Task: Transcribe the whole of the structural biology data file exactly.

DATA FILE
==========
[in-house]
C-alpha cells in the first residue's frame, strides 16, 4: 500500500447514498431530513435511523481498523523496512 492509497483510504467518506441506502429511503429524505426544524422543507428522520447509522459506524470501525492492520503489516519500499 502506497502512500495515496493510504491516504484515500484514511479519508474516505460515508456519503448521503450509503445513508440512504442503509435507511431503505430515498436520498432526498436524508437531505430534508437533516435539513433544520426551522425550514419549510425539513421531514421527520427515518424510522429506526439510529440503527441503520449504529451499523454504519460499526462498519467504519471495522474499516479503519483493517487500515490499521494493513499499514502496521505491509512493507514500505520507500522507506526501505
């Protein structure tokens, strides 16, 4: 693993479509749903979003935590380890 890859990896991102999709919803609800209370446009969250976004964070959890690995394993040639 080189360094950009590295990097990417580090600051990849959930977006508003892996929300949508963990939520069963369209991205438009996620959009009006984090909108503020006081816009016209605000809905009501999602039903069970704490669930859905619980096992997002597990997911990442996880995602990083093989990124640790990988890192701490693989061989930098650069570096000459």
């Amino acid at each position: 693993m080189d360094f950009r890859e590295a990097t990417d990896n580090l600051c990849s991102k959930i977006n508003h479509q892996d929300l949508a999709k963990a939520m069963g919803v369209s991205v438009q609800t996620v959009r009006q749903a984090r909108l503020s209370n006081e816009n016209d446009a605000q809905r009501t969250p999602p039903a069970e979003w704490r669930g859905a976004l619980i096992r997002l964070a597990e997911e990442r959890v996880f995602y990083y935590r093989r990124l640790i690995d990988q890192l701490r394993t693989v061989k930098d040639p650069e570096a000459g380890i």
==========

[in-house]
C-alpha cells in the first residue's frame, strides 16, 4: 500500500447514498431530513435511523481498523523496512 492509497483510504467518506441506502429511503429524505426544524422543507428522520447509522459506524470501525492492520503489516519500499 502506497502512500495515496493510504491516504484515500484514511479519508474516505460515508456519503448521503450509503445513508440512504442503509435507511431503505430515498436520498432526498436524508437531505430534508437533516435539513433544520426551522425550514419549510425539513421531514421527520427515518424510522429506526439510529440503527441503520449504529451499523454504519460499526462498519467504519471495522474499516479503519483493517487500515490499521494493513499499514502496521505491509512493507514500505520507500522507506526501505
């Protein structure tokens, strides 16, 4: 693993479509749903979003935590380890 890859990896991102999709919803609800209370446009969250976004964070959890690995394993040639 080189360094950009590295990097990417580090600051990849959930977006508003892996929300949508963990939520069963369209991205438009996620959009009006984090909108503020006081816009016209605000809905009501999602039903069970704490669930859905619980096992997002597990997911990442996880995602990083093989990124640790990988890192701490693989061989930098650069570096000459």
């Amino acid at each position: 693993m080189d360094f950009r890859e590295a990097t990417d990896n580090l600051c990849s991102k959930i977006n508003h479509q892996d929300l949508a999709k963990a939520m069963g919803v369209s991205v438009q609800t996620v959009r009006q749903a984090r909108l503020s209370n006081e816009n016209d446009a605000q809905r009501t969250p999602p039903a069970e979003w704490r669930g859905a976004l619980i096992r997002l964070a597990e997911e990442r959890v996880f995602y990083y935590r093989r990124l640790i690995d990988q890192l701490r394993t693989v061989k930098d040639p650069e570096a000459g380890i």